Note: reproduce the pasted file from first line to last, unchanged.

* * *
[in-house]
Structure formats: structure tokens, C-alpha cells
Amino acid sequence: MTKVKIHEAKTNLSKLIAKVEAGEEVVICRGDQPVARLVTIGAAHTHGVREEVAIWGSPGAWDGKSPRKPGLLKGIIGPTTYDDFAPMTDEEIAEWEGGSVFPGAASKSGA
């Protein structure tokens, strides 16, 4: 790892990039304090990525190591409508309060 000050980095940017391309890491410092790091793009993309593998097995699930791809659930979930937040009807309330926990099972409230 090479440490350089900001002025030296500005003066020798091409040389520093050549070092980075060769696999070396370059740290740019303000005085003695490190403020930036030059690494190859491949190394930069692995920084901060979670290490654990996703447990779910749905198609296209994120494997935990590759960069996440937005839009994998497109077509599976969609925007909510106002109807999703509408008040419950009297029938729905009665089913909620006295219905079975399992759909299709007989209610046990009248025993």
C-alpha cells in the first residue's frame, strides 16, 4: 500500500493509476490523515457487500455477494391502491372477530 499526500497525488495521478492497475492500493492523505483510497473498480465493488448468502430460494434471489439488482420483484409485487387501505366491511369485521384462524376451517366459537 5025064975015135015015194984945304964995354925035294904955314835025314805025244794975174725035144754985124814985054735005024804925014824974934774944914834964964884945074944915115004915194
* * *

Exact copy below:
[in-house]
Structure formats: structure tokens, C-alpha cells
Amino acid sequence: MTKVKIHEAKTNLSKLIAKVEAGEEVVICRGDQPVARLVTIGAAHTHGVREEVAIWGSPGAWDGKSPRKPGLLKGIIGPTTYDDFAPMTDEEIAEWEGGSVFPGAASKSGA
């Protein structure tokens, strides 16, 4: 790892990039304090990525190591409508309060 000050980095940017391309890491410092790091793009993309593998097995699930791809659930979930937040009807309330926990099972409230 090479440490350089900001002025030296500005003066020798091409040389520093050549070092980075060769696999070396370059740290740019303000005085003695490190403020930036030059690494190859491949190394930069692995920084901060979670290490654990996703447990779910749905198609296209994120494997935990590759960069996440937005839009994998497109077509599976969609925007909510106002109807999703509408008040419950009297029938729905009665089913909620006295219905079975399992759909299709007989209610046990009248025993």
C-alpha cells in the first residue's frame, strides 16, 4: 500500500493509476490523515457487500455477494391502491372477530 499526500497525488495521478492497475492500493492523505483510497473498480465493488448468502430460494434471489439488482420483484409485487387501505366491511369485521384462524376451517366459537 5025064975015135015015194984945304964995354925035294904955314835025314805025244794975174725035144754985124814985054735005024804925014824974934774944914834964964884945074944915115004915194